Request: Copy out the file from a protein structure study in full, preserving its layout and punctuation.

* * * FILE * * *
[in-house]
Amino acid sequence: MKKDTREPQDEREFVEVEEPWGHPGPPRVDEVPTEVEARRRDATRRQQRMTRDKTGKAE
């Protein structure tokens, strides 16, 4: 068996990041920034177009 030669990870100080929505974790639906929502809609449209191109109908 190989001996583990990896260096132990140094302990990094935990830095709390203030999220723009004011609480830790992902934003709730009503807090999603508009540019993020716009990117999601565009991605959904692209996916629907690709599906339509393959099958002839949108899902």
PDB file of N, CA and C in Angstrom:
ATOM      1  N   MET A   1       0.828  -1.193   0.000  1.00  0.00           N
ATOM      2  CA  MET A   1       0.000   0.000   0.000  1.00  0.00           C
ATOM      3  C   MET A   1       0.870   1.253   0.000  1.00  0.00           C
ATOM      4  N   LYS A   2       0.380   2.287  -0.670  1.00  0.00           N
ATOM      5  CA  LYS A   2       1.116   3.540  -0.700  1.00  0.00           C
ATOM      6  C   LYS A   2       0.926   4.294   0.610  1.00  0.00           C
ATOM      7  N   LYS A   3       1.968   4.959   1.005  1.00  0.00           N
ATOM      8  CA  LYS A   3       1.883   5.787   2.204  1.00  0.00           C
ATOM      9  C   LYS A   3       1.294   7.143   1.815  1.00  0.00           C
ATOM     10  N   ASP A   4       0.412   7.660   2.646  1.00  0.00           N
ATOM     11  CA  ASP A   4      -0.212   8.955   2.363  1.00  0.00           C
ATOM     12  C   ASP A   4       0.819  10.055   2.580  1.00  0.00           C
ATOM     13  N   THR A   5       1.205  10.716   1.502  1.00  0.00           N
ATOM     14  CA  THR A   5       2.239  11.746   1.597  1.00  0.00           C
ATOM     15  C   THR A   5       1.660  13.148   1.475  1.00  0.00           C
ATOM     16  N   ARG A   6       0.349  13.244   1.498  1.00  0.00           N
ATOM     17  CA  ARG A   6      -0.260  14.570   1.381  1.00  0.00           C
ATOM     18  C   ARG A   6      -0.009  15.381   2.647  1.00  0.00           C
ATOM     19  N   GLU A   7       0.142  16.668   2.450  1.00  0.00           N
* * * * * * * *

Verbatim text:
[in-house]
Amino acid sequence: MKKDTREPQDEREFVEVEEPWGHPGPPRVDEVPTEVEARRRDATRRQQRMTRDKTGKAE
């Protein structure tokens, strides 16, 4: 068996990041920034177009 030669990870100080929505974790639906929502809609449209191109109908 190989001996583990990896260096132990140094302990990094935990830095709390203030999220723009004011609480830790992902934003709730009503807090999603508009540019993020716009990117999601565009991605959904692209996916629907690709599906339509393959099958002839949108899902």
PDB file of N, CA and C in Angstrom:
ATOM      1  N   MET A   1       0.828  -1.193   0.000  1.00  0.00           N
ATOM      2  CA  MET A   1       0.000   0.000   0.000  1.00  0.00           C
ATOM      3  C   MET A   1       0.870   1.253   0.000  1.00  0.00           C
ATOM      4  N   LYS A   2       0.380   2.287  -0.670  1.00  0.00           N
ATOM      5  CA  LYS A   2       1.116   3.540  -0.700  1.00  0.00           C
ATOM      6  C   LYS A   2       0.926   4.294   0.610  1.00  0.00           C
ATOM      7  N   LYS A   3       1.968   4.959   1.005  1.00  0.00           N
ATOM      8  CA  LYS A   3       1.883   5.787   2.204  1.00  0.00           C
ATOM      9  C   LYS A   3       1.294   7.143   1.815  1.00  0.00           C
ATOM     10  N   ASP A   4       0.412   7.660   2.646  1.00  0.00           N
ATOM     11  CA  ASP A   4      -0.212   8.955   2.363  1.00  0.00           C
ATOM     12  C   ASP A   4       0.819  10.055   2.580  1.00  0.00           C
ATOM     13  N   THR A   5       1.205  10.716   1.502  1.00  0.00           N
ATOM     14  CA  THR A   5       2.239  11.746   1.597  1.00  0.00           C
ATOM     15  C   THR A   5       1.660  13.148   1.475  1.00  0.00           C
ATOM     16  N   ARG A   6       0.349  13.244   1.498  1.00  0.00           N
ATOM     17  CA  ARG A   6      -0.260  14.570   1.381  1.00  0.00           C
ATOM     18  C   ARG A   6      -0.009  15.381   2.647  1.00  0.00           C
ATOM     19  N   GLU A   7       0.142  16.668   2.450  1.00  0.00           N